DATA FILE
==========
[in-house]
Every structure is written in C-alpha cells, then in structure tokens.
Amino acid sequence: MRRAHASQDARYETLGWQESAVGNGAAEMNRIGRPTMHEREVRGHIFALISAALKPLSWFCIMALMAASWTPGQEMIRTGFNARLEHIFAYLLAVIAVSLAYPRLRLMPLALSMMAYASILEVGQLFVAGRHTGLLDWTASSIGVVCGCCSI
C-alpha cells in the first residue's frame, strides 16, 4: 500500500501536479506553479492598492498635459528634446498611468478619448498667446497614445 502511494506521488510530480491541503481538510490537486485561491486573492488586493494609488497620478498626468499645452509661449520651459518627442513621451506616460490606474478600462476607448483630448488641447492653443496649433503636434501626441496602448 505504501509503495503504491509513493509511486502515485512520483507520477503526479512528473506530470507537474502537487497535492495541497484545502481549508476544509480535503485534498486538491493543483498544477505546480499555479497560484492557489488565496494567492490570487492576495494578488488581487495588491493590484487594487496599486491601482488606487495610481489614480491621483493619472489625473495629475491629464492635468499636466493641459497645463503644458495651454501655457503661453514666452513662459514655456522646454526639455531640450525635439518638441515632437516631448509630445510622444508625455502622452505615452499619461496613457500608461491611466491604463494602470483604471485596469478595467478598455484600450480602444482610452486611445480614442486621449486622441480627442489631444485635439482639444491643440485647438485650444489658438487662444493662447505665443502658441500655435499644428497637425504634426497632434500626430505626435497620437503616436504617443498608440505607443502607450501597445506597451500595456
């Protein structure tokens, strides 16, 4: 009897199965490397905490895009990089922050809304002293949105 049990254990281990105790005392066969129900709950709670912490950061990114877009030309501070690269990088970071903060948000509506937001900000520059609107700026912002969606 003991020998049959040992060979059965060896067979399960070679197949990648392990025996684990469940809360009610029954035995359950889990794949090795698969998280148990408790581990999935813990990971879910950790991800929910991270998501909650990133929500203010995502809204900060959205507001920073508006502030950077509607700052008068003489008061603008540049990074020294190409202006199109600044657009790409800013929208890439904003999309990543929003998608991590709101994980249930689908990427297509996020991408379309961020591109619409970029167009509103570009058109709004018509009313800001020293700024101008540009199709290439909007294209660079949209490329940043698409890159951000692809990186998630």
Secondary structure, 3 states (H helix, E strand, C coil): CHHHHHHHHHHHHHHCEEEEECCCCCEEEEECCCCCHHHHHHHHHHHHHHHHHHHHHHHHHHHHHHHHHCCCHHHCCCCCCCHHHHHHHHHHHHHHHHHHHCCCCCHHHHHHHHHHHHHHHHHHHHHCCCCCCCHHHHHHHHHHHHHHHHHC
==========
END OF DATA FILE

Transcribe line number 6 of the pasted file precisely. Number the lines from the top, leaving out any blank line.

Secondary structure, 3 states (H helix, E strand, C coil): CHHHHHHHHHHHHHHCEEEEECCCCCEEEEECCCCCHHHHHHHHHHHHHHHHHHHHHHHHHHHHHHHHHCCCHHHCCCCCCCHHHHHHHHHHHHHHHHHHHCCCCCHHHHHHHHHHHHHHHHHHHHHCCCCCCCHHHHHHHHHHHHHHHHHC